My tip: When putting the code into a WordPress template header file, you can use <?php echo get_bloginfo('template_directory');?> in the image href to grab the images from your theme directory.

The author of Iconogen has also created a few other neat tools which you can find by clicking their names, top right on the Iconogen site.


The Underscores site will generate a starter theme for WordPress that you can create a custom design on top of – you just need to put in your theme name & a few other details you might want to set, and it outputs a zip file of a complete theme that can be uploaded straight to WordPress and customised from there. It isn’t designed to be used as a parent theme, and is very SEO friendly out of the box.

I build almost all of my WordPress themes using Underscores, and you can end up with vastly different sites all beginning from this starter theme.


Html entity encoder/decoder 

Really useful for generating badge codes, etc – this tool will convert symbols like < into their html entities so that you can share them within posts.

TinyPNG / TinyJPG

These are two brilliant sites by the same development team, that compress image files for use on the web, without any compromise on image quality. It’s like magic! It often reduces the sort of images I work with by around 70%, which can really speed up a site.

Also, pandas!

The TinyPNG Panda
The TinyPNG Panda

WordPress functions.php Snippets

Another WordPress-centric one, this site is full of snippets of code that you can add to your WordPress functions.php file to add extra functionality to a WordPress site. Some of these are included in the Underscores theme files by default, but there are some nice extra bits in here too.

WP Test

My third WordPress tool is this set of test data for designing and developing WordPress sites. It will test your theme to the limit and try it’s best to break it, so you can make sure your theme is ready for all eventualities. I used to use the “official” WP test theme data, but this is basically an enhanced (and a bit more humorous) version of that.

Font Awesome

This is a webfont comprised entirely of icons, that you can embed in your site and use whenever you need an icon. They have all of the most popular social networks and anything you might need for an ecommerce shop or business site. It saves you having to make and embed lots of teeny tiny icon image files all over the shop, and you can use css to change the colour of the icons really quickly and easily.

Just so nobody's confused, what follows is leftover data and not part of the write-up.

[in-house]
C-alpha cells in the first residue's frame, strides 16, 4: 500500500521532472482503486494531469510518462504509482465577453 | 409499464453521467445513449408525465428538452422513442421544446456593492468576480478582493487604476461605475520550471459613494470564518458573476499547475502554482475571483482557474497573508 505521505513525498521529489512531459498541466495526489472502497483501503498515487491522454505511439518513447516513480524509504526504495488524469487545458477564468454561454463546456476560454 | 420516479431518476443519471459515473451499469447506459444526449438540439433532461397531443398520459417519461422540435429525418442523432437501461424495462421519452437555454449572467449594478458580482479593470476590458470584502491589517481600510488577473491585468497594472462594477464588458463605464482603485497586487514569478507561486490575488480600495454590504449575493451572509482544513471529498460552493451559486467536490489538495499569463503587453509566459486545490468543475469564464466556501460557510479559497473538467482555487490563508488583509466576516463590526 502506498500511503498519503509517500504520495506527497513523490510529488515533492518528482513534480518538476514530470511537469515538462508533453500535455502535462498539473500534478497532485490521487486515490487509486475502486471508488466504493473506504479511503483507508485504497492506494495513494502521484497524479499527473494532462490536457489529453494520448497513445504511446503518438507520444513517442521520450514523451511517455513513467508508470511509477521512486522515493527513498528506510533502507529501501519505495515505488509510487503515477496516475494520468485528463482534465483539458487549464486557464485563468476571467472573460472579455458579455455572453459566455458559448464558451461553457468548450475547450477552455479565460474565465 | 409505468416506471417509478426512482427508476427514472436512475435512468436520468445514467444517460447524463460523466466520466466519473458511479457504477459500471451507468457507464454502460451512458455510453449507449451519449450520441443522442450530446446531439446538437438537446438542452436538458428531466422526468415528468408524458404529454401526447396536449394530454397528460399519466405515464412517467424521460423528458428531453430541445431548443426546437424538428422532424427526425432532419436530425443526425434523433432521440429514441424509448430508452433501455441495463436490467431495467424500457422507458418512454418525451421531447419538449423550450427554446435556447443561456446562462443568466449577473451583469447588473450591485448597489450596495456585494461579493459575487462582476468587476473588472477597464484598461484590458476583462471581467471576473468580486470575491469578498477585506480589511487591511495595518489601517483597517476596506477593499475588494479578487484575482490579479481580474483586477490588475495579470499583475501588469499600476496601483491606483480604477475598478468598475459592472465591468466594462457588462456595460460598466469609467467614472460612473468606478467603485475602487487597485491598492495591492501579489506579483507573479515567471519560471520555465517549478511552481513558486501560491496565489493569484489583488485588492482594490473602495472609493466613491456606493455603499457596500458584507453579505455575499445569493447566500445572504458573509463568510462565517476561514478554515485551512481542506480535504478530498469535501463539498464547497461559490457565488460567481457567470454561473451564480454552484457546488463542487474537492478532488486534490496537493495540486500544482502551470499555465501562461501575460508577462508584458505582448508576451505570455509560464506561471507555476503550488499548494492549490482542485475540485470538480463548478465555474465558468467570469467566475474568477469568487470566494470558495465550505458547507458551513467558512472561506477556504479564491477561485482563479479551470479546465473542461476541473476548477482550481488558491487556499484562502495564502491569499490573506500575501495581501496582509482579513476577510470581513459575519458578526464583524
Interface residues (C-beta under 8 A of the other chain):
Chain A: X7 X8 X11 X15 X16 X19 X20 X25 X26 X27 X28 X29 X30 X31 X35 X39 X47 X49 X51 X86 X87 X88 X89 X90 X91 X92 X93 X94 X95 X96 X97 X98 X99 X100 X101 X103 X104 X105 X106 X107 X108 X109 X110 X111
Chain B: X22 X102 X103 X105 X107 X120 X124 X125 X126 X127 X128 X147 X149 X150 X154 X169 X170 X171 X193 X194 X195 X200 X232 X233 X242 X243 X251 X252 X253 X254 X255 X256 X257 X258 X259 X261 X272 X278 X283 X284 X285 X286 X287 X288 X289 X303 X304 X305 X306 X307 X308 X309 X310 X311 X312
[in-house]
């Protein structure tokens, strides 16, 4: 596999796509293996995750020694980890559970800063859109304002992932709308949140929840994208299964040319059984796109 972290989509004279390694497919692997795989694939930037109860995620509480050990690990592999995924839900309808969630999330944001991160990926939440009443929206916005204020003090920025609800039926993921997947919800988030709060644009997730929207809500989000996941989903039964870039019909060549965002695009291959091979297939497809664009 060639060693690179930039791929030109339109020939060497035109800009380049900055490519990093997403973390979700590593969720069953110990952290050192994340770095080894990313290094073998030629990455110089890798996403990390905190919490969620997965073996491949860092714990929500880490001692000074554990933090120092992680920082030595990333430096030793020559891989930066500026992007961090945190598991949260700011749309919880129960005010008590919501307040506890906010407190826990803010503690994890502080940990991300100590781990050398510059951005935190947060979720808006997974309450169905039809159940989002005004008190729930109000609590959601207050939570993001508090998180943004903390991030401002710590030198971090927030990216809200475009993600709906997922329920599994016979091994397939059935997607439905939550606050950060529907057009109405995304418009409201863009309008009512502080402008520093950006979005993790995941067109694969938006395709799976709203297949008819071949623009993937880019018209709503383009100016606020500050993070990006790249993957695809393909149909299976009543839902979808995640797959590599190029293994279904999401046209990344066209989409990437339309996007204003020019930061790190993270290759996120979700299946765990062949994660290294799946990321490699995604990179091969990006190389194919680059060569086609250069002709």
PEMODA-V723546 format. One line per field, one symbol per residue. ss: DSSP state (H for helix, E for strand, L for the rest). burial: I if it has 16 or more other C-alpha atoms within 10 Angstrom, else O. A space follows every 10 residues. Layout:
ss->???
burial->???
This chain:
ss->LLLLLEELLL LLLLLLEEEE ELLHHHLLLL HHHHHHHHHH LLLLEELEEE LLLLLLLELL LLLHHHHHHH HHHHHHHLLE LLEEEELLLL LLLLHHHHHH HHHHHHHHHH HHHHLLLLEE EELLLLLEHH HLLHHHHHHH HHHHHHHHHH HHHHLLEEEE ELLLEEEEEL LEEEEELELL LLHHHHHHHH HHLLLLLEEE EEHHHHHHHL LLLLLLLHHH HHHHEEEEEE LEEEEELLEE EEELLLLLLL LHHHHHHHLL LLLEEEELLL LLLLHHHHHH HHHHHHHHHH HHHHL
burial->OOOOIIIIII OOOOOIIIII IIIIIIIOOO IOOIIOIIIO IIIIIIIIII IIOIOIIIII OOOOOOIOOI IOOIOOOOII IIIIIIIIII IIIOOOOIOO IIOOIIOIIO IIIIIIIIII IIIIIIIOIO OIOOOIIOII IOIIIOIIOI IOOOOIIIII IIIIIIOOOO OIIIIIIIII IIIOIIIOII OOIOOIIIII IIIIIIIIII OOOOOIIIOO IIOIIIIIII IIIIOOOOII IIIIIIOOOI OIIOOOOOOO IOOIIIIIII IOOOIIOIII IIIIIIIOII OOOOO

CSS Font Stack

Grab pre-made font stacks for all the most common fonts, so that your design deprecates as gracefully as possible if the first choice font isn’t available on the user’s computer. This is really useful when you’re using a font that isn’t fully “web safe” but also isn’t available as a webfont.

Creating Chelsea Mamma – designing around a header image

When Kara hired Ellie Illustrates to create a new header for her blog, Chelsea Mamma, she decided she wanted a custom theme built around her new header – and that’s where I come in. This is probably my favourite kind of job; taking a header or logo design from a graphic designer, and creating the perfect theme to match it.

A gorgeous header does not make a blog design great all on it’s own… To give you an idea of how much difference it makes to create a theme around a header, rather than just using a header in a generic theme, take a look at the before screenshot for the Chelsea Mamma blog: Continue reading “Creating Chelsea Mamma – designing around a header image”

Creating what the Redhead said

My latest project, what the Redhead said, went live at midnight on New Year’s Eve. I’m lucky enough to count Donna amongst my friends, and working with her on this project has been a real pleasure.


As a starting point, Donna filled out my Web Design Preferences form and we had a chat about what she wanted from her new blog. She wanted her new blog to be the next stage in her blogging journey; a grown up continuation of her parenting blog Redhead Babyled.

Donna sent me a family photo from a recent photoshoot that she wanted in her header, and we chatted about her favourite styles of fonts and websites. I began to put together a design that had nods back to Redhead Babyled, while still feeling like something new. Continue reading “Creating what the Redhead said”